width, depth and excellence
During the course, we will explore approaches to life writing through a combination of examples, discussions and practical exercises to discover forms most appropriate to unique and individual stories. Autobiography? Memoir? Reportage? Family history? Life writing can provide a singular perspective on dramatic events, as well as insight into history, society and the human relationships that underpin them. The writer's intimate connection to the material can add a new and resonant dimension to a reader's experience.
Topics will include: finding the universal in the particular; the "I" of autobiographical writing and what it means to be true to someone's story; creating characters and places; descriptive techniques; using voices and dialogue to create scenes; developing acts, arcs and narrative potential through the dynamics of structure and plot; how to use contextual research to add depth and understanding.
Life writing is often emotionally and psychologically demanding, occasionally cathartic but always challenging. The aim of the course is ultimately to bring out the stories lurking in all of us and to share them in an open, supportive and participatory environment.
Nick Barlay is the author of four widely acclaimed novels, Curvy Lovebox, first published by the Black imprint X Press, and Crumple Zone and Hooky Gear. Together, these formed a loose trilogy set in the underbelly of contemporary London. Hooky Gear was mentioned in Granta’s ‘Best of Young British Novelists’ in 2003, and was highly praised by Hilary Mantel until it was realised he was too old to be young. His fourth novel, The Wife of a Man Who, rejected in the UK, became a success across the Channel and was praised as a masterpiece. It is currently available in French only.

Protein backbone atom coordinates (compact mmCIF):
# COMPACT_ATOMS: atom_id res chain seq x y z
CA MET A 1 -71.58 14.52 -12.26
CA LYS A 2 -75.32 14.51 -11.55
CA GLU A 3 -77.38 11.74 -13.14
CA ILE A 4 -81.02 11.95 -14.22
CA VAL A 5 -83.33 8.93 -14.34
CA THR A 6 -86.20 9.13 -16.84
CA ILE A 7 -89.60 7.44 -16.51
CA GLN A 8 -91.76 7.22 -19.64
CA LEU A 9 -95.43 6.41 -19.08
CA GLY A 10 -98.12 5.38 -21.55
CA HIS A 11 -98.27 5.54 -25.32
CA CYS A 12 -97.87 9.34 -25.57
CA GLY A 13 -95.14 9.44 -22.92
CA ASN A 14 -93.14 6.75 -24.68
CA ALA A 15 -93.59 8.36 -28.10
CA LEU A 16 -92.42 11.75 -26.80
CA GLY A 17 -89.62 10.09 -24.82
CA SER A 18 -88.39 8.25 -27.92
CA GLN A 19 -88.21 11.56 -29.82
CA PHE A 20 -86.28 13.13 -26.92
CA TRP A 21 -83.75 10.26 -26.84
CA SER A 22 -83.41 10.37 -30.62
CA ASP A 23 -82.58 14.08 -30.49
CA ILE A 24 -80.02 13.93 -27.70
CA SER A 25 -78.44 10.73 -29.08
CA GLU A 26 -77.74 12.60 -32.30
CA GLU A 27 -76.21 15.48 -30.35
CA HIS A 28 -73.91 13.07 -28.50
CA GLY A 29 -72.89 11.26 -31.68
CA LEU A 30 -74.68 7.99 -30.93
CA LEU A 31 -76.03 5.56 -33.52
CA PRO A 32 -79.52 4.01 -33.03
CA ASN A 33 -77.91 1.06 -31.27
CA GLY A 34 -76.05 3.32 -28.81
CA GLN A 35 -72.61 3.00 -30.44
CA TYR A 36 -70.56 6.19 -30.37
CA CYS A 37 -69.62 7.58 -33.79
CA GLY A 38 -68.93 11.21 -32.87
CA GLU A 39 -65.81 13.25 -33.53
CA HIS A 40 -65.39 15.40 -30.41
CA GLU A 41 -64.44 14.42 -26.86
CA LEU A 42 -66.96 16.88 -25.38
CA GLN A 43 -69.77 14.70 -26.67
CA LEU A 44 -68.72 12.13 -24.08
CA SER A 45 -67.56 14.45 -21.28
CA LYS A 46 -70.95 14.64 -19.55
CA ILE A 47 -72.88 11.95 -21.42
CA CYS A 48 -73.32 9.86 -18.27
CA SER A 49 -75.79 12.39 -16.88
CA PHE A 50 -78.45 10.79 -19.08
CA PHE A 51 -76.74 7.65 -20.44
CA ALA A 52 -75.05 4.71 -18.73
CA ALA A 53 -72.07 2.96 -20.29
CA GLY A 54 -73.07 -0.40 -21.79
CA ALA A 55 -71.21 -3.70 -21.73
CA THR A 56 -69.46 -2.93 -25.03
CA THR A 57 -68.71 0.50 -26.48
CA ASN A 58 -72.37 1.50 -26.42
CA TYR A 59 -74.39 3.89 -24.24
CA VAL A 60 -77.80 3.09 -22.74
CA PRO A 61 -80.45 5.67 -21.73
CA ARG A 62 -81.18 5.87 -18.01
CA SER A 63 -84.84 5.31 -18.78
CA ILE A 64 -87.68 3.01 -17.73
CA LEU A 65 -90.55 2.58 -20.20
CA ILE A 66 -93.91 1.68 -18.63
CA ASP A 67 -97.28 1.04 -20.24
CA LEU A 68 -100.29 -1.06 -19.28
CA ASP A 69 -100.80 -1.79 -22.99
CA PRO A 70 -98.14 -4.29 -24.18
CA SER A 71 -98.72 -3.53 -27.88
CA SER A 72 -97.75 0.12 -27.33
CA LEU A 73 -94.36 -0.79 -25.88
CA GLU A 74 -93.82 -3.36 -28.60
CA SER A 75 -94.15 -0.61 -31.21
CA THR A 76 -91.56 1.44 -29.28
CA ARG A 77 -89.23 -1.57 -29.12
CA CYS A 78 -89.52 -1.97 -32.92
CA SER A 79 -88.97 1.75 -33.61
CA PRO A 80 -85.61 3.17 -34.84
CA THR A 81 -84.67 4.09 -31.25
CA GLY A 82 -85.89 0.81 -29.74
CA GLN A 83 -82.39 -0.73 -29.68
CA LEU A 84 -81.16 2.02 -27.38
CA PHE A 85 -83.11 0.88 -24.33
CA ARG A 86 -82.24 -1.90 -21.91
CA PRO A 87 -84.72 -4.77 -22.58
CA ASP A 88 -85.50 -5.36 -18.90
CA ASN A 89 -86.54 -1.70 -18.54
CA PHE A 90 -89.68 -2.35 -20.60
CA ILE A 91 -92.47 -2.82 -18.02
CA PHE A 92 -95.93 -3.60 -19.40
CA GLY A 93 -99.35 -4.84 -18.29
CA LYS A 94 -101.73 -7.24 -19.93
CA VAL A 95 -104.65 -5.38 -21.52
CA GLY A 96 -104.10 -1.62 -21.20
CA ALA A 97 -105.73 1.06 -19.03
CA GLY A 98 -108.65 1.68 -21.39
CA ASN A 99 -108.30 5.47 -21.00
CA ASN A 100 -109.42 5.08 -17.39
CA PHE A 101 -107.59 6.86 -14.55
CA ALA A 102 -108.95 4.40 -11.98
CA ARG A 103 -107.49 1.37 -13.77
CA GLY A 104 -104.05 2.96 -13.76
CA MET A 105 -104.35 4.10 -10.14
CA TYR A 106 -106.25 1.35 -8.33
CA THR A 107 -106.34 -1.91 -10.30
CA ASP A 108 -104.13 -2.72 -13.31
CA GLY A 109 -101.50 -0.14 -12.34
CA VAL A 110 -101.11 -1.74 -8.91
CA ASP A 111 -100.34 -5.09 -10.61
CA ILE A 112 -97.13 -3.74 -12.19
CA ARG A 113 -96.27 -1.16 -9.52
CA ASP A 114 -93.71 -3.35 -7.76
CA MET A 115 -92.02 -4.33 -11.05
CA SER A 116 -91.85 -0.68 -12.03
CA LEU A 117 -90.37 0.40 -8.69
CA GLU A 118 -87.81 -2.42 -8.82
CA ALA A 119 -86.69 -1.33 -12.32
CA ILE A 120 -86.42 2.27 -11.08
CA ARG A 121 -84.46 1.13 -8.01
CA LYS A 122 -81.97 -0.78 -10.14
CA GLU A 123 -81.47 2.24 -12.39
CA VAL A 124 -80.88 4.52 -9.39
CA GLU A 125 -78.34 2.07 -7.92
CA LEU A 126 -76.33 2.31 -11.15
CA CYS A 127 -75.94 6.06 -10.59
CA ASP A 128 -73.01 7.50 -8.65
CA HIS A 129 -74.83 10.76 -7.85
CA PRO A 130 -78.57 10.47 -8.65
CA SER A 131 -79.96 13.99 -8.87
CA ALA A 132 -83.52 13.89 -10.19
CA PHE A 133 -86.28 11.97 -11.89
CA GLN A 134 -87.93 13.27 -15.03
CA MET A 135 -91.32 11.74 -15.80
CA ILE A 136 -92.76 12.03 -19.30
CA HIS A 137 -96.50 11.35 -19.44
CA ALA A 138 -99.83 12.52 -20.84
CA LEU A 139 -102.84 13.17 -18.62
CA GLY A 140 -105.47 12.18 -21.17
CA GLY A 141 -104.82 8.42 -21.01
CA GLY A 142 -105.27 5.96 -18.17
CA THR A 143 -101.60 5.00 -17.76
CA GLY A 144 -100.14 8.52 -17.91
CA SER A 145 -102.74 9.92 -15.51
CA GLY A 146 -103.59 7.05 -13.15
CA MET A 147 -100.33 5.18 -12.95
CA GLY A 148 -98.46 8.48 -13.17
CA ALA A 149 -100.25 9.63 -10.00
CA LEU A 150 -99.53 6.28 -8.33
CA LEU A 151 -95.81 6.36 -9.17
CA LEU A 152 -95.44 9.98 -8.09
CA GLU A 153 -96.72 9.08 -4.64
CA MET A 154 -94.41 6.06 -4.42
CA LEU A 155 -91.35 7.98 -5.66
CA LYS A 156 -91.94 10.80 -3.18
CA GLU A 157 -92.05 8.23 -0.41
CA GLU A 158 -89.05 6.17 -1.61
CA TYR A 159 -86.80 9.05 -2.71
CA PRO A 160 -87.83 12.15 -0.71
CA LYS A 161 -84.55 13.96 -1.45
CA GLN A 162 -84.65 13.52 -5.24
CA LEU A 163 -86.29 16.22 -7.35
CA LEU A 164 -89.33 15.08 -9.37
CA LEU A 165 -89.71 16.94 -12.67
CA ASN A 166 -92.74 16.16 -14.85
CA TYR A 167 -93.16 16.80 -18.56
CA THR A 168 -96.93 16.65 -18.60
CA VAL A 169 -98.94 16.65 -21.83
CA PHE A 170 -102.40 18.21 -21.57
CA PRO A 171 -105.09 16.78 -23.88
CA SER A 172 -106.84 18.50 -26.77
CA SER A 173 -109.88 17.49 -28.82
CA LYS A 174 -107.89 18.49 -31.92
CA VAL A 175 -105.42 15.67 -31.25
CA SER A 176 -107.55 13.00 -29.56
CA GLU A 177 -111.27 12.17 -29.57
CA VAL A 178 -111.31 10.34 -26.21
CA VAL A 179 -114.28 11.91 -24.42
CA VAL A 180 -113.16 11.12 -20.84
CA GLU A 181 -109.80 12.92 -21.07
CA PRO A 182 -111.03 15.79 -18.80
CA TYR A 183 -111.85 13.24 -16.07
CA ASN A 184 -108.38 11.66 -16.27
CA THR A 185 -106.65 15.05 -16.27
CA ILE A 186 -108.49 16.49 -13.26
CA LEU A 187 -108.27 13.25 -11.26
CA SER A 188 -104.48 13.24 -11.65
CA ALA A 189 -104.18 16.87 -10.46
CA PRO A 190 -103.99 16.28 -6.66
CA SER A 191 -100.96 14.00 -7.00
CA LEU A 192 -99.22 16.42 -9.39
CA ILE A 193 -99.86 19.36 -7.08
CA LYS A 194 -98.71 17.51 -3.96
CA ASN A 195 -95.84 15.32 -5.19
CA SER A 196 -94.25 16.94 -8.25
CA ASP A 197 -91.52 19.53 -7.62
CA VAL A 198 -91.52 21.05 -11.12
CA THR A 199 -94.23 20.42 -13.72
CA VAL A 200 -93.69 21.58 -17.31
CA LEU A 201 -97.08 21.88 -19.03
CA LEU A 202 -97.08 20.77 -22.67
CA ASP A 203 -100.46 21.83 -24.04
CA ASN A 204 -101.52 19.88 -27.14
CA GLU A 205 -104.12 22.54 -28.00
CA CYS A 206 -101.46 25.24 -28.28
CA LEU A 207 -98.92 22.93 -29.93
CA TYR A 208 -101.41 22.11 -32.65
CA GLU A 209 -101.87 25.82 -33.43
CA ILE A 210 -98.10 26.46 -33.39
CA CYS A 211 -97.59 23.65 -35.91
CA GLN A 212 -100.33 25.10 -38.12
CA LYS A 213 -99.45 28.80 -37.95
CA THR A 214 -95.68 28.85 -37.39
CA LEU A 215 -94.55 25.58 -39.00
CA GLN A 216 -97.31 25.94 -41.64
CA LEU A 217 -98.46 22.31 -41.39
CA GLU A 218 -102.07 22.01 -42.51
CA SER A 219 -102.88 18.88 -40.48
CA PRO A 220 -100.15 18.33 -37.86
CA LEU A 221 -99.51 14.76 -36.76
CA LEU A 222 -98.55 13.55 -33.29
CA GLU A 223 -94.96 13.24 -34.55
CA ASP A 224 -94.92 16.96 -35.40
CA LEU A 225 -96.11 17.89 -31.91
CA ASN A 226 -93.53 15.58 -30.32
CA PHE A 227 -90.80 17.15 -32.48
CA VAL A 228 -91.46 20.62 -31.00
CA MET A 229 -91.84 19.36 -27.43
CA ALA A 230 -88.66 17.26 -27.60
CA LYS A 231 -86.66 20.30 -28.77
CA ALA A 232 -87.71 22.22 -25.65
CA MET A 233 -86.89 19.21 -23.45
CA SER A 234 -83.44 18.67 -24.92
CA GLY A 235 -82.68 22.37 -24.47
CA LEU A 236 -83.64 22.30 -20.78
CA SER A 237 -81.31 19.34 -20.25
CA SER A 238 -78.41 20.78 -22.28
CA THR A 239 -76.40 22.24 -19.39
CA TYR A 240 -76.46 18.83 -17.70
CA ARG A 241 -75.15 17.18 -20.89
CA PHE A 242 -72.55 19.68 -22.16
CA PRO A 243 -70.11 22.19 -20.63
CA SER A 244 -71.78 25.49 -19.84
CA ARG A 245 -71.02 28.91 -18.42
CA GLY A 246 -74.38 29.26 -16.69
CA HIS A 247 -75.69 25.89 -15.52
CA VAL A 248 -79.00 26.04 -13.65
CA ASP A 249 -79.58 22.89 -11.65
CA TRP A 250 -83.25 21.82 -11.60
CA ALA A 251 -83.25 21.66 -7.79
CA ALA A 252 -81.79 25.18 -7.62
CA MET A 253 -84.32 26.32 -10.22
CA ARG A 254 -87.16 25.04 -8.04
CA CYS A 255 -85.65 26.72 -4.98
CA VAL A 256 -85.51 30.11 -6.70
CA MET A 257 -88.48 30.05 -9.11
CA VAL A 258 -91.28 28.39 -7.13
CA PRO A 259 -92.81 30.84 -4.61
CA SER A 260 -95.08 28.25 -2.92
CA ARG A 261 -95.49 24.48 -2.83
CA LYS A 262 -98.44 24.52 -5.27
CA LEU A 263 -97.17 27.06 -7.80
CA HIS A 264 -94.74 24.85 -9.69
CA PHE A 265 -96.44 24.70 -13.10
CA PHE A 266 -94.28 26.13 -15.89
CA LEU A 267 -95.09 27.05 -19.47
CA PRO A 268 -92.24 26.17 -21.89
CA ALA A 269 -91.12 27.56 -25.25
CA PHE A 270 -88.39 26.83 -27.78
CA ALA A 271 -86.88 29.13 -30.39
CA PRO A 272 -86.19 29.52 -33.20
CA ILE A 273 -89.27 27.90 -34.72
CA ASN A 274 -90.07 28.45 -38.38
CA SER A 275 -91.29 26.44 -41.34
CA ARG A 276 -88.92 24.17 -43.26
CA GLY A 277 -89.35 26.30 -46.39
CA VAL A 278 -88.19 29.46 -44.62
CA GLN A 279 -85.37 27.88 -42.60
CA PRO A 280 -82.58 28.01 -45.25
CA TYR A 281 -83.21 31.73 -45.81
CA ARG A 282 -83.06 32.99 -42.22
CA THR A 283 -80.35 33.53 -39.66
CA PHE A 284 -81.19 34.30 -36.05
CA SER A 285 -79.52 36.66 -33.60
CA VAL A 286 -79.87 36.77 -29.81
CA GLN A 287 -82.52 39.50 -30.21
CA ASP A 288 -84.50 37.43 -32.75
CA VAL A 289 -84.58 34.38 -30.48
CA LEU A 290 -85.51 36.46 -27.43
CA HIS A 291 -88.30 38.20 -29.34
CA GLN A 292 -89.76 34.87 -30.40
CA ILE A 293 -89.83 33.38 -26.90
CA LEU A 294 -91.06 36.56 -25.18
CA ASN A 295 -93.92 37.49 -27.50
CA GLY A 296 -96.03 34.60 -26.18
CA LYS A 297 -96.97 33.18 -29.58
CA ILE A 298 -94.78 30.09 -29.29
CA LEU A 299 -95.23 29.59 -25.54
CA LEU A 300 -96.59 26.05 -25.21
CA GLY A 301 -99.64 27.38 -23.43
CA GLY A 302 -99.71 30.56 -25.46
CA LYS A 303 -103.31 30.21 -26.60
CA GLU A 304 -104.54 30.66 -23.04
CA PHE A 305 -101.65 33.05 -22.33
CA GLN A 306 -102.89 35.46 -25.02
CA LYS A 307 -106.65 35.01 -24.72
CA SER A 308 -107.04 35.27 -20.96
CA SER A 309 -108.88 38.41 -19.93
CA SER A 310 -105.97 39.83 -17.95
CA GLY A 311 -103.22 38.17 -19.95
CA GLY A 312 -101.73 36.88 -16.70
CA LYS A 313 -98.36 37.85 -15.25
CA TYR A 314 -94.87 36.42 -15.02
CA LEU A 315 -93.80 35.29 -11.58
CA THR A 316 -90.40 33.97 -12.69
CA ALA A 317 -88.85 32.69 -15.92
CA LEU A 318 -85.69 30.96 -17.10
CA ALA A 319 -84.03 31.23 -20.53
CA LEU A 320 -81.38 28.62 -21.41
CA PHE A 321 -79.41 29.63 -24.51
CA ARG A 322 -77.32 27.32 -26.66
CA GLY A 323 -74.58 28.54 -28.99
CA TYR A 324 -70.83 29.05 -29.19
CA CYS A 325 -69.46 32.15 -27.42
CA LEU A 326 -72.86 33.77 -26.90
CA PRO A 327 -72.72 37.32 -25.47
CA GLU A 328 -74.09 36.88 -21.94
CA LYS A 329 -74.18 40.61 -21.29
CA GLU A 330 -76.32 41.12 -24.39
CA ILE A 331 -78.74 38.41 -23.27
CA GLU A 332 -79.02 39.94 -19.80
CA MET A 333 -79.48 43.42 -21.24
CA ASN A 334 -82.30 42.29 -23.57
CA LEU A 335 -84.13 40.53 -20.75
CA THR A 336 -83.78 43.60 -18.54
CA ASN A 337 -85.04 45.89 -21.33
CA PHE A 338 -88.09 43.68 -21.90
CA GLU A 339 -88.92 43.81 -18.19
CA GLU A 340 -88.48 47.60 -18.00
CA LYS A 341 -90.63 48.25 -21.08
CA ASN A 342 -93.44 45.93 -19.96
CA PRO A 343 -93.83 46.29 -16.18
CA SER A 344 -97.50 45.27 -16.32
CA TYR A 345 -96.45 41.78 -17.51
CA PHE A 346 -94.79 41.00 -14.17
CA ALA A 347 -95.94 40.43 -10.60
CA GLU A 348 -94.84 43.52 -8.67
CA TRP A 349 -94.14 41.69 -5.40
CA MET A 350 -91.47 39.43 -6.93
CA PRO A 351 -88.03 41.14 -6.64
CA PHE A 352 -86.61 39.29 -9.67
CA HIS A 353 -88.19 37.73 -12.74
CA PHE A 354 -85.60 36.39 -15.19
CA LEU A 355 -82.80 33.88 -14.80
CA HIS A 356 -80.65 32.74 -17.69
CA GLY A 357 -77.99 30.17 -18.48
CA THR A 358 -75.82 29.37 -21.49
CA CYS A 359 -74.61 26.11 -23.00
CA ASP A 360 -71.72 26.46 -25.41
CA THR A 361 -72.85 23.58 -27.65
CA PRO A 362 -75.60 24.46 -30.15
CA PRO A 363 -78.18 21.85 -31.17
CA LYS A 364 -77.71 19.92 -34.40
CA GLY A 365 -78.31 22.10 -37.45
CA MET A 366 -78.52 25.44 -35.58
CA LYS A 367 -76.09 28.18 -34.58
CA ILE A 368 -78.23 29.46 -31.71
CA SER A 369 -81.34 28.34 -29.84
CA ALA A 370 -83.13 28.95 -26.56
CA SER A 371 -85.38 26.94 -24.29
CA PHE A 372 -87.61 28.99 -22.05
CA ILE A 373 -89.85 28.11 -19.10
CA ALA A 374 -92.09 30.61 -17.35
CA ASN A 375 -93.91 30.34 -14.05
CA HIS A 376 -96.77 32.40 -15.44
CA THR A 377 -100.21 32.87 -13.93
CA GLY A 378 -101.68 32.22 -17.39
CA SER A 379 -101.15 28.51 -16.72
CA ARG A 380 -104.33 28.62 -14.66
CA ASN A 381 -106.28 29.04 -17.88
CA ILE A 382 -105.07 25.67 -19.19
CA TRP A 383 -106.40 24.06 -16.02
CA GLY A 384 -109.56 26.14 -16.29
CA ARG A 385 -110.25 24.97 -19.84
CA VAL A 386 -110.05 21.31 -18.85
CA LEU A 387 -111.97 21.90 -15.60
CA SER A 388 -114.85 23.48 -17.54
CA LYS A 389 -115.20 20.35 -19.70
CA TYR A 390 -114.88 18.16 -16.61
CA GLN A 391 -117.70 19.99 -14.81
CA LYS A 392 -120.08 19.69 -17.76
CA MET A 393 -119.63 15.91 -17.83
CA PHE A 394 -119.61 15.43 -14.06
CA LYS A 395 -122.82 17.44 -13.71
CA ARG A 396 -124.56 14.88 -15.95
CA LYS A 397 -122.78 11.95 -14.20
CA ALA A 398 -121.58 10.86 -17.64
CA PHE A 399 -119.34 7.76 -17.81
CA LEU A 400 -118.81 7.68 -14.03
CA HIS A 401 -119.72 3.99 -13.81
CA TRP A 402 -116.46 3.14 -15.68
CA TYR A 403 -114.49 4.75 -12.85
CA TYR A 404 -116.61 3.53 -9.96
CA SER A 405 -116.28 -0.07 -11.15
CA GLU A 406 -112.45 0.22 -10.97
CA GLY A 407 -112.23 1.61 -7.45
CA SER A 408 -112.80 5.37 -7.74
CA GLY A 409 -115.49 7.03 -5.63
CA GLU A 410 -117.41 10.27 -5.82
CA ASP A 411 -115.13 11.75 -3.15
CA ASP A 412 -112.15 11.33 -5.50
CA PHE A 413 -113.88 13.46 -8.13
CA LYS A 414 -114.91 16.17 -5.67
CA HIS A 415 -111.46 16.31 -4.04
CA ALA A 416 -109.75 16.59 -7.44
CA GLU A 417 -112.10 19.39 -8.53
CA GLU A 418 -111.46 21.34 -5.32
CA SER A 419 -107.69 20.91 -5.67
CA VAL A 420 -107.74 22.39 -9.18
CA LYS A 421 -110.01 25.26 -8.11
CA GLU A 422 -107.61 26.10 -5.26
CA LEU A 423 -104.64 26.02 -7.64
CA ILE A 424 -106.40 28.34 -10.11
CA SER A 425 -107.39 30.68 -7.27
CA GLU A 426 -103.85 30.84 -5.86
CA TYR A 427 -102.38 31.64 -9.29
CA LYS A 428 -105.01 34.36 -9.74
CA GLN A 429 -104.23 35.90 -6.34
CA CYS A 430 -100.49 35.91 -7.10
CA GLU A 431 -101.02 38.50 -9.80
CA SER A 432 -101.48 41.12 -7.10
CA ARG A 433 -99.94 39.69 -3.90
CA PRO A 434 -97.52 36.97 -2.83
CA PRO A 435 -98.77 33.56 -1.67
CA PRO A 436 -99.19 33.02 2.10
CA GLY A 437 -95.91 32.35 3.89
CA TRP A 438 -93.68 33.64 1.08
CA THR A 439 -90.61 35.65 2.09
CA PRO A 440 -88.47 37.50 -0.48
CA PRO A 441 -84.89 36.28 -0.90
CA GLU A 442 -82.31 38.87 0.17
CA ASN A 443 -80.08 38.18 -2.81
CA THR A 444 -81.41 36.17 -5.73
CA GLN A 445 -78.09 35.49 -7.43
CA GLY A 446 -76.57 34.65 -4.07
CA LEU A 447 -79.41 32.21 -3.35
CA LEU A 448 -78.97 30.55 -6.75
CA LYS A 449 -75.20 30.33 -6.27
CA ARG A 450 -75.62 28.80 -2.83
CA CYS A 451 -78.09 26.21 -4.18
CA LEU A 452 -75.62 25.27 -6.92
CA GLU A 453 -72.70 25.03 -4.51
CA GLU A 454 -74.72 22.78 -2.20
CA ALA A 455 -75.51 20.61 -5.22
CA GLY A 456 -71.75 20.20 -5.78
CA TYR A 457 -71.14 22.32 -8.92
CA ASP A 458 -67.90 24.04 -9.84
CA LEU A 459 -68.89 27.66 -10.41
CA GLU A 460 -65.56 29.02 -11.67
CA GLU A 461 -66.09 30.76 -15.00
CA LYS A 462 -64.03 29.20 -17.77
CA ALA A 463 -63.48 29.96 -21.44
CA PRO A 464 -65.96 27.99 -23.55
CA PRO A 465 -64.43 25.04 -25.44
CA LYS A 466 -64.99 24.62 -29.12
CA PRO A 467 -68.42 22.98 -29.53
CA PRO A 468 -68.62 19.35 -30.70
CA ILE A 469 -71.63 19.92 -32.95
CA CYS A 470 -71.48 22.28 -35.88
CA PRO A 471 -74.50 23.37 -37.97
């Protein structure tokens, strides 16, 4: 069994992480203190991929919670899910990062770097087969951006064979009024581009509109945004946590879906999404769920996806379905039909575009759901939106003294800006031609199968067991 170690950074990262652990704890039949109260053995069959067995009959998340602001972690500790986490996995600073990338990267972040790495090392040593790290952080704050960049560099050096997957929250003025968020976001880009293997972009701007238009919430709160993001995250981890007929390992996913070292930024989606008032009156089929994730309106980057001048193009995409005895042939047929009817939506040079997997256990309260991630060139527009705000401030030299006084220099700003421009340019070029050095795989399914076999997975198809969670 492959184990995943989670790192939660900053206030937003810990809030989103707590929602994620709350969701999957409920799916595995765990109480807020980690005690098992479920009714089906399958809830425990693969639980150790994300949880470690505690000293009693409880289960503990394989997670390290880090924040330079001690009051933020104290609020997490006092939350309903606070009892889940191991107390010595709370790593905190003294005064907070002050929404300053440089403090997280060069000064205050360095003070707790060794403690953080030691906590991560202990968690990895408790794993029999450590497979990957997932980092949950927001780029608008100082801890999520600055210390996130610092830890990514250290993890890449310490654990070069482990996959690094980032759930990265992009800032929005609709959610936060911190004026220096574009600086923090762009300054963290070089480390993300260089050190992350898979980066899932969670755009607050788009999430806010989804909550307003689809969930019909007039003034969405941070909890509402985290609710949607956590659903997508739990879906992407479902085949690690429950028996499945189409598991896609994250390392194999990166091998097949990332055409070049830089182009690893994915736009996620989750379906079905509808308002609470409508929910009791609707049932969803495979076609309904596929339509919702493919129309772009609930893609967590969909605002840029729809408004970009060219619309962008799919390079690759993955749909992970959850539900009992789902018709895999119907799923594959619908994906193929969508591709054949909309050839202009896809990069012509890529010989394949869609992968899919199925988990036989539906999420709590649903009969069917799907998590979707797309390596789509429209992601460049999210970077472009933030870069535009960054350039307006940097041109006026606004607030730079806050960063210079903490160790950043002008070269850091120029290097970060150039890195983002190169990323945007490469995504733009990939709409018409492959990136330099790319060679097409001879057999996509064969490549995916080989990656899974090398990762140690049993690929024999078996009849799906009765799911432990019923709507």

Barlay was born in London to Hungarian Jewish parents and his first non-fiction book, Scattered Ghosts, is the story of his family over two centuries. It was longlisted for the Wingate Prize 2015. He has also written short stories, award-winning radio plays and wide-ranging journalism, including a long-running series about London for the Times. More recently, he has contributed articles to the online Central and Eastern European News. He regularly teaches creative writing and journalism, as well as Guardian Masterclasses on writing family history.